Amoeblog


FYF Fest Delivers on Promise

Posted by Billy Gil, September 6, 2011 07:20pm | Post a Comment
FYF Fest may have been better in theory than practice in previous years, due to the usual big festival woes. But as shows like Coachella and Pitchfork Music Festival took some time to iron out the kinks, FYF Fest seems to have gotten it down, judging by this year’s show. Quick entry, lots of different kinds of food, plenty of porta-potties and better sound … the logistics alone surpassed last year’s festival by a longshot.
 
This year’s band lineup packed some surprises, with plenty of old faces (The Dead Milkmen, The Descendents) showing up amongst up-and-comers (Ty Segall, Twin Sister, Avi Buffalo) and a reunited Death From Above 1979. I’ll try to recount as best I can the bands I was able to catch.
 
Olivia Tremor ControlOlivia Tremor Control, best known as an Elephant 6 band as well as creators of the classic ’90s psych-pop opus Music from the Unrealized Film Script, Dusk at Cubist Castle, returned for a reunion set that hopefully leads to a full-length album — they’ve said they’ve recorded a few tracks already. They really sounded like Pink Floyd to me at FYF, not holding back on long instrumental passages that tend to spill your brain into the frying pan. When I first walked up, I couldn’t tell if the loud squeal coming from the stage was intentional or not. I think it was. I saw the cutest little hipster couple holding hands during the set and realized they could have each been conceived on Dusk at Cubist Castle’s release date, which made me feel a little old but glad they were there to experience this kind of obtuse music when something a bit easier to swallow, like Cults or Japandroids, was going on at the same time. I also saw a group of people “trippin’” Grateful Dead style, dancing around in tie-dye. One of them was holding a baby doll. Seeing them alongside one of OTC’s extended jams made me feel like I was on something too. Another girl was wearing a fox mask.
 
No AgeAfter catching the end of Cults — “Go Outside” sounded pleasantly anthemic, as usual — I saw No Age, who sounded weirdly pretty at FYF, as the marked lessening of decibels employed on their third album, Everything in Between, seems to have translated to their live show, too. It’s still loud, but more emphasis has been placed on melody and precision. “Fever Dreaming” sounded amazing.
 






Broken Social SceneBroken Social Scene sounded like the bewildering beast of a band they ought to, balancing between being the kind of hits-oriented indie flagship band people want them to be and the more indulgent collective they sort of are, which is to say, much of their music is great but is also jammy and they’re going to play a random Modest Mouse cover if they feel like it (“The World at Large”) and “Shampoo Suicide,” a mostly instrumental song from the pretty poppy You Forgot It In People. I didn’t care for the cover, but I liked that they did it. “7/4 (Shoreline)” delivered the singalong goods. Folks may have been sad Feist didn’t show up to sing, but touring member Lisa Lobsinger more than makes up for the absence with her springy stage presence and similarly lovely croon.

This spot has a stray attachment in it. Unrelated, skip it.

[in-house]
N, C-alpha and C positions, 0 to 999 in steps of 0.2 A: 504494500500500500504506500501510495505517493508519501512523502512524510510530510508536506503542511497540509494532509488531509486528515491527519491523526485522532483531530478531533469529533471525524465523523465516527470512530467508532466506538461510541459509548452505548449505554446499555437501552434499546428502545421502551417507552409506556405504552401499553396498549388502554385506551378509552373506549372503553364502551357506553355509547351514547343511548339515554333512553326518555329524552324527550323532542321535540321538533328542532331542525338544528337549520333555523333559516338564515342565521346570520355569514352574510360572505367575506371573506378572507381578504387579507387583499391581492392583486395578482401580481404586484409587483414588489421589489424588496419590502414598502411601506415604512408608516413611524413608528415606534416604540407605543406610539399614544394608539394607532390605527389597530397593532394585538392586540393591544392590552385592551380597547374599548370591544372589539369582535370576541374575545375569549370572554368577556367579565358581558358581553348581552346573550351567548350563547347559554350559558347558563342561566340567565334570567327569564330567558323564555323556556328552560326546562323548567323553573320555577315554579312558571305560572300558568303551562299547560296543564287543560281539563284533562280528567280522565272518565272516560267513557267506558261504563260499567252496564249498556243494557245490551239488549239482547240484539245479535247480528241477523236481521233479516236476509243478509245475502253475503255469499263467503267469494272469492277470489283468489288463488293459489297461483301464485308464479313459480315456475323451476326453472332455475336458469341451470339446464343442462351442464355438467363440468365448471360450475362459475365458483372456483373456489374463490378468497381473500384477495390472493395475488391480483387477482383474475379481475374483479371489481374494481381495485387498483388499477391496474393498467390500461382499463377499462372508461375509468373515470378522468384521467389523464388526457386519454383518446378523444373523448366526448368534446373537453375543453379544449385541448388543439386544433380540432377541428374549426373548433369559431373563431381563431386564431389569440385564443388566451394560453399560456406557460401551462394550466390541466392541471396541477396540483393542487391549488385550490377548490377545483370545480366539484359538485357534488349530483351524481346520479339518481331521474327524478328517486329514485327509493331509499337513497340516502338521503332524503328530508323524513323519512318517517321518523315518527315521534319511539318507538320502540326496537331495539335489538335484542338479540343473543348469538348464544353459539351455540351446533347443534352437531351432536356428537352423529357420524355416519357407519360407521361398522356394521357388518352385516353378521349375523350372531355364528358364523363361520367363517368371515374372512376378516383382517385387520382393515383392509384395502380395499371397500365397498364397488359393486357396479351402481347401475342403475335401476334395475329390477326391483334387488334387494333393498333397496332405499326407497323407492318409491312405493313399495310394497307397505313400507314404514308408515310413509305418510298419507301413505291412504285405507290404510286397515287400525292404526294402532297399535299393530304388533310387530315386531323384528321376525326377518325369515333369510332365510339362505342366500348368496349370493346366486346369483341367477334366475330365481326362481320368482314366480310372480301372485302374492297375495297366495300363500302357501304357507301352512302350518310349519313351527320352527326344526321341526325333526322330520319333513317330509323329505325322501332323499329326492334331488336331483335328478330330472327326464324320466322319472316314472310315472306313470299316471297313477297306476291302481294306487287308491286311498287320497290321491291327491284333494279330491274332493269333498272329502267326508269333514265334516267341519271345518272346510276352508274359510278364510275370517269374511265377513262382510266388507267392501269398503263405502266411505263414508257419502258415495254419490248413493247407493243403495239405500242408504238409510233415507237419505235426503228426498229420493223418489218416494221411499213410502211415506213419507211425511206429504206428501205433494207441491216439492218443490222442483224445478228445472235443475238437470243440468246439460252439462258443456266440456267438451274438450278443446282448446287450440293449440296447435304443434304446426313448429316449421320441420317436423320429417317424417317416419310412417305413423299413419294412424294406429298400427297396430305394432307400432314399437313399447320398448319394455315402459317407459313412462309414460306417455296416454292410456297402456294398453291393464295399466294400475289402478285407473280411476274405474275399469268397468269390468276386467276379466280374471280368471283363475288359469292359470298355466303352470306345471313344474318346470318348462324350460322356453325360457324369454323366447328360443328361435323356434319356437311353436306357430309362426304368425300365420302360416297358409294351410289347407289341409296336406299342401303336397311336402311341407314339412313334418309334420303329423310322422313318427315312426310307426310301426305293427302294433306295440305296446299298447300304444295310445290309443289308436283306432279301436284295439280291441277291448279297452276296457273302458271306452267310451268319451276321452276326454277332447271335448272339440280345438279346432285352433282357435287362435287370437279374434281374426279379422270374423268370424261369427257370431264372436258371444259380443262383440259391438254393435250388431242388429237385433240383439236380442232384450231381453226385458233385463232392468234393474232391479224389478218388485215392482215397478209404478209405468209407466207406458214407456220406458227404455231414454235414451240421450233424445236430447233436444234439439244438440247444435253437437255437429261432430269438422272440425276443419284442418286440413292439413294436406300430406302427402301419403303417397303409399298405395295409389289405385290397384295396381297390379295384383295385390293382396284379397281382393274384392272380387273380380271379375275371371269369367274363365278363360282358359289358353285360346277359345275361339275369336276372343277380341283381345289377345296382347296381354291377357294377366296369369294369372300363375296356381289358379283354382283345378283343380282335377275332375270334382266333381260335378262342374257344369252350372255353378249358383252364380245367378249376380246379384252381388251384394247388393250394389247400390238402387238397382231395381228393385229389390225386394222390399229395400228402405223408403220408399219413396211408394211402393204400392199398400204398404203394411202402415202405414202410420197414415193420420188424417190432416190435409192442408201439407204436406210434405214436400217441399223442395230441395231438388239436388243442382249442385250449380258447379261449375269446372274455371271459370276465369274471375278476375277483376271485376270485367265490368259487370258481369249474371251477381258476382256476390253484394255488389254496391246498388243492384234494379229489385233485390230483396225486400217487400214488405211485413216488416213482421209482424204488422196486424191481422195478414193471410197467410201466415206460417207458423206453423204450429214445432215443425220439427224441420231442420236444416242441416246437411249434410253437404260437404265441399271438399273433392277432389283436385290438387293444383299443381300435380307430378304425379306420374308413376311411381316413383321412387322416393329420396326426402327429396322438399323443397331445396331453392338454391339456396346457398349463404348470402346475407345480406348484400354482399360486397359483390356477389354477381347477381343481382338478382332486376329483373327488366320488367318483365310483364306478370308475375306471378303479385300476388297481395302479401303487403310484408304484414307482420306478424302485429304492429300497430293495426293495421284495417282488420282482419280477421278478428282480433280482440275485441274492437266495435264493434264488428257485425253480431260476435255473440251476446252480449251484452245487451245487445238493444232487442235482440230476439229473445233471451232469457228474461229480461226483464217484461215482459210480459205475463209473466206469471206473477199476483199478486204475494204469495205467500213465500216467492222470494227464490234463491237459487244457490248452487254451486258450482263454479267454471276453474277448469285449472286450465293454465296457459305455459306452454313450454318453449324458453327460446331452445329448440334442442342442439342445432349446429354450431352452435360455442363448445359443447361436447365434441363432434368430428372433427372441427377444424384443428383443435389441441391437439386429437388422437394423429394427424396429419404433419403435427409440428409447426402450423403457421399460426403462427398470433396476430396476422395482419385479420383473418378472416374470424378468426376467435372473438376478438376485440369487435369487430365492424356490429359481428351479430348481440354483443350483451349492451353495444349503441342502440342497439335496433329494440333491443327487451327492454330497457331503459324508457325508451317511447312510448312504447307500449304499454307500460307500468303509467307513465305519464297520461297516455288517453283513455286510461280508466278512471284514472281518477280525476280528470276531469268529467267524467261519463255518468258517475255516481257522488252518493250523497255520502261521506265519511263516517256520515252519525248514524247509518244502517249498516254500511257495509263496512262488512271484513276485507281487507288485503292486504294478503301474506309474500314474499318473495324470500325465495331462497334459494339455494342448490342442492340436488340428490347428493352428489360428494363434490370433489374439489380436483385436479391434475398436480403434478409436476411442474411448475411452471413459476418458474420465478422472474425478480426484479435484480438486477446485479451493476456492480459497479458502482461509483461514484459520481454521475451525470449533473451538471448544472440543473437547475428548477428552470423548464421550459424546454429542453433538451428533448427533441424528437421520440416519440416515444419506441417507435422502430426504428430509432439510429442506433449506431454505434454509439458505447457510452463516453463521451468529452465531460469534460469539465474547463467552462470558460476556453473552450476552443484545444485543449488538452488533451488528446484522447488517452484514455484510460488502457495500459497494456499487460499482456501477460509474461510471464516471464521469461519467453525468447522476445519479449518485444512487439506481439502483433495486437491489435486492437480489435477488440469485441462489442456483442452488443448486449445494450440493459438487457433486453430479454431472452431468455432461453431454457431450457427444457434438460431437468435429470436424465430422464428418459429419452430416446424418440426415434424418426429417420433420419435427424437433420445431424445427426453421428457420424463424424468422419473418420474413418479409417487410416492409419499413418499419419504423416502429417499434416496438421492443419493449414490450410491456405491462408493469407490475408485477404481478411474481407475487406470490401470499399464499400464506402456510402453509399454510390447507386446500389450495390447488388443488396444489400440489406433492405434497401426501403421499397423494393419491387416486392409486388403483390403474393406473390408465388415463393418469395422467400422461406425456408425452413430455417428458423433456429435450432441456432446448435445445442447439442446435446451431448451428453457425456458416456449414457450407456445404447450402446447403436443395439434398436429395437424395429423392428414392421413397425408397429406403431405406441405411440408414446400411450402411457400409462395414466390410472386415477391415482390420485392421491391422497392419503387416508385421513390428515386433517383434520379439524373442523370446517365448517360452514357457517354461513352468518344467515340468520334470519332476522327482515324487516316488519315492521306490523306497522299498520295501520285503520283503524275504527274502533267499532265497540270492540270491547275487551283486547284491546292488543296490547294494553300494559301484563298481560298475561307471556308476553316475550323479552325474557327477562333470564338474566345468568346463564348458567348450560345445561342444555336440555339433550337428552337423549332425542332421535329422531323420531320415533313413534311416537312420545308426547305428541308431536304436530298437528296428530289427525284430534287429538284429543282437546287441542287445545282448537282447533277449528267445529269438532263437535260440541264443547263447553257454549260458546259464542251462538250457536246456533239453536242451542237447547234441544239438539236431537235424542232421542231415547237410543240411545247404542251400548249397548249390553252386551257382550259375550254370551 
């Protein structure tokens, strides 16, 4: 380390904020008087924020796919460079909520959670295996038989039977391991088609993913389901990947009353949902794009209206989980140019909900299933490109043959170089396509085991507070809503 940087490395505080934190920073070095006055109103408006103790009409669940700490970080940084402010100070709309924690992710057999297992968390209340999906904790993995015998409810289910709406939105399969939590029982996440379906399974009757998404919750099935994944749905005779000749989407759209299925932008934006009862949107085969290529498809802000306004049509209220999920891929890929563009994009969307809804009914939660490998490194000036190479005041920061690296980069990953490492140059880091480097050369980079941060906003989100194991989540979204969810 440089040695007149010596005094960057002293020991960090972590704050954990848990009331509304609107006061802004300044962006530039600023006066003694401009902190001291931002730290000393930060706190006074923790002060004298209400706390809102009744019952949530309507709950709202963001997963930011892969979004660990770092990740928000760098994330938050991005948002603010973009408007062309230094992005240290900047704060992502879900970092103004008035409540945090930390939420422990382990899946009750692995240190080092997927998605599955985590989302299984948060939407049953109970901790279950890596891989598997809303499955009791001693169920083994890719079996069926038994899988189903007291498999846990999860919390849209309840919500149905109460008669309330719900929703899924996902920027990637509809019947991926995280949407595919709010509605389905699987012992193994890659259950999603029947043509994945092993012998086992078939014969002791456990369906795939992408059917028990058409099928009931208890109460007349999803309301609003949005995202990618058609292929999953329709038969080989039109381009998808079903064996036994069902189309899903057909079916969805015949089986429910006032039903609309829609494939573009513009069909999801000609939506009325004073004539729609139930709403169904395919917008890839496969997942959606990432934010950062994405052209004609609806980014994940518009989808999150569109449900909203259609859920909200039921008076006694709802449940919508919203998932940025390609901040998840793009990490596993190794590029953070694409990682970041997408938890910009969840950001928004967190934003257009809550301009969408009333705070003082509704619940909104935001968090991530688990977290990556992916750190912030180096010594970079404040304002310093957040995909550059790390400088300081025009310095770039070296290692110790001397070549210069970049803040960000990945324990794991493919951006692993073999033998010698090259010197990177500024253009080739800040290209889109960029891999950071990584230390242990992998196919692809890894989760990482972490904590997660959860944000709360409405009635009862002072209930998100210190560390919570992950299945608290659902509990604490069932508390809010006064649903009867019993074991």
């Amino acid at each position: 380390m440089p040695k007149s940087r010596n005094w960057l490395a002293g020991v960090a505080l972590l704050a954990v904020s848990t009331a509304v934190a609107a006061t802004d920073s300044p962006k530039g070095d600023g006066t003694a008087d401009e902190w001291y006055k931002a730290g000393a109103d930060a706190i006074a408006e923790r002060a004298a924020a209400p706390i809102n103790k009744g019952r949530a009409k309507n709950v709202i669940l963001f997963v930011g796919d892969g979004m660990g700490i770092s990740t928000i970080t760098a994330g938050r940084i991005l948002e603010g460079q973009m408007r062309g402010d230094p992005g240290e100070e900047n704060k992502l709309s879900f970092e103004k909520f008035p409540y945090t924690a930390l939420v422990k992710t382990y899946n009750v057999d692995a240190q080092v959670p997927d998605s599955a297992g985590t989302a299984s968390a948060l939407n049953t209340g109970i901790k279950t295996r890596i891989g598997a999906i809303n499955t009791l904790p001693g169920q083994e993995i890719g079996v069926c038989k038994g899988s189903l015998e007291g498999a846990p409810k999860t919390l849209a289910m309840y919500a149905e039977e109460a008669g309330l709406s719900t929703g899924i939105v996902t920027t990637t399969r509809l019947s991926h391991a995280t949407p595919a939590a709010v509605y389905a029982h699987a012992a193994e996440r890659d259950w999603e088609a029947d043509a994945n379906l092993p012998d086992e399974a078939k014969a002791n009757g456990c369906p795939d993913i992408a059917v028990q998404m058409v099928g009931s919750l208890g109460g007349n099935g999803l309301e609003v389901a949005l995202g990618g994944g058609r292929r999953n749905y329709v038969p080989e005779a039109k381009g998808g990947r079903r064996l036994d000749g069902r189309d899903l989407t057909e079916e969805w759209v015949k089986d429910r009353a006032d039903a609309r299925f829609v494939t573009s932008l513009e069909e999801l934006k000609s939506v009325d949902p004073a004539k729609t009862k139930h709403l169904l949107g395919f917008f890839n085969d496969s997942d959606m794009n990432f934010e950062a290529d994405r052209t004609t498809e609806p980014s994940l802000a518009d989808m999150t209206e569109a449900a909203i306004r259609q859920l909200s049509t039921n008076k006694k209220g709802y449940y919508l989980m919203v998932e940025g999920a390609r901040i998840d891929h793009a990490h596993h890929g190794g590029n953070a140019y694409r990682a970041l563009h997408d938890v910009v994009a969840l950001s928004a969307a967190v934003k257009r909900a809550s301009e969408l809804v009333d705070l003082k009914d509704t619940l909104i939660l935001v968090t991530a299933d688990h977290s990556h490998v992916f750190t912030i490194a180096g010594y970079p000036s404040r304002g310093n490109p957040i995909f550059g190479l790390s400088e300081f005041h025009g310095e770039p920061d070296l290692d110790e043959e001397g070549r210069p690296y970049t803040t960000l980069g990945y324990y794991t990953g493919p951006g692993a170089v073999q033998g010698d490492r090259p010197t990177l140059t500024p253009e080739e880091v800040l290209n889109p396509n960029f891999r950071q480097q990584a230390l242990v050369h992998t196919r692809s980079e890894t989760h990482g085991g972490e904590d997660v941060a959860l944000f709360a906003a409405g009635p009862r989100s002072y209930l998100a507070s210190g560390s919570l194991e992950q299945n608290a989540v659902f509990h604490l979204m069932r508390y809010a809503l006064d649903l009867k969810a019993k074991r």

Girls were sort of letting me down. I might just not be that into their new stuff and its more languid feel. I kind of miss the scrappier side of them. Either way, it wasn’t the best live.
 
Guided By VoicesEveryone at a festival show probably has one or two bands that are their main reason for being there, and Guided By Voices were mine. I got to see them once before they initially broke up, and I’ll never forget that experience of being surrounded by very drunk 35-year-olds as a sober 21-year-old while Robert Pollard told lewd stories (something I’d rather not repeat about Kim Deal) and led the band through a fantastically sloppy set. While this performance shared some similarities to that one, namely the great amount of energy and fun they exude from the stage, I didn’t remember them sounding this together or powerful before. Pollard sang beautifully and forcefully, and seemed like he was having a ball, leading the band through GBV classics like “Exit Flagger” and “Game of Pricks.” I couldn’t stop singing or smiling.
 
Bonus feature: Chromatics and Glass Candy did double time by playing a decadent show the night before at Los Globos in Silverlake. Plenty of hipsters have tried to or at least wanted to go to Los Globos, and they finally got their chance (I hear shows at Los Globos might become a more regular thing? Awesome!). It was really crowded and seemed really hazy and coked out, which is basically perfect for both of these bands. Chromatics got the crowd nice and riled up, a feat given their dance-oriented but dark, ethereal sound — it works counterintuitively in a nightclub setting, creating a sort of sexy atmosphere that draws in listeners like a tractor beam and makes them sway with abandon. Glass Candy finished out the set nicely picking up where Chromatics left off, upping the pop and dance ante in a pretty rare way. It’s kind of like being at a drag show. I’m curious to hear their new record, especially after hearing their batshit-crazy new song.

Relevant Tags

Broken Social Scene (6), Olivia Tremor Control (2), Glass Candy (4), Chromatics (11), Guided By Voices (6), F Yeah Fest (1), Fuck Yeah Fest (2), Fyf (5), Girls (14), Cults (5), No Age (13)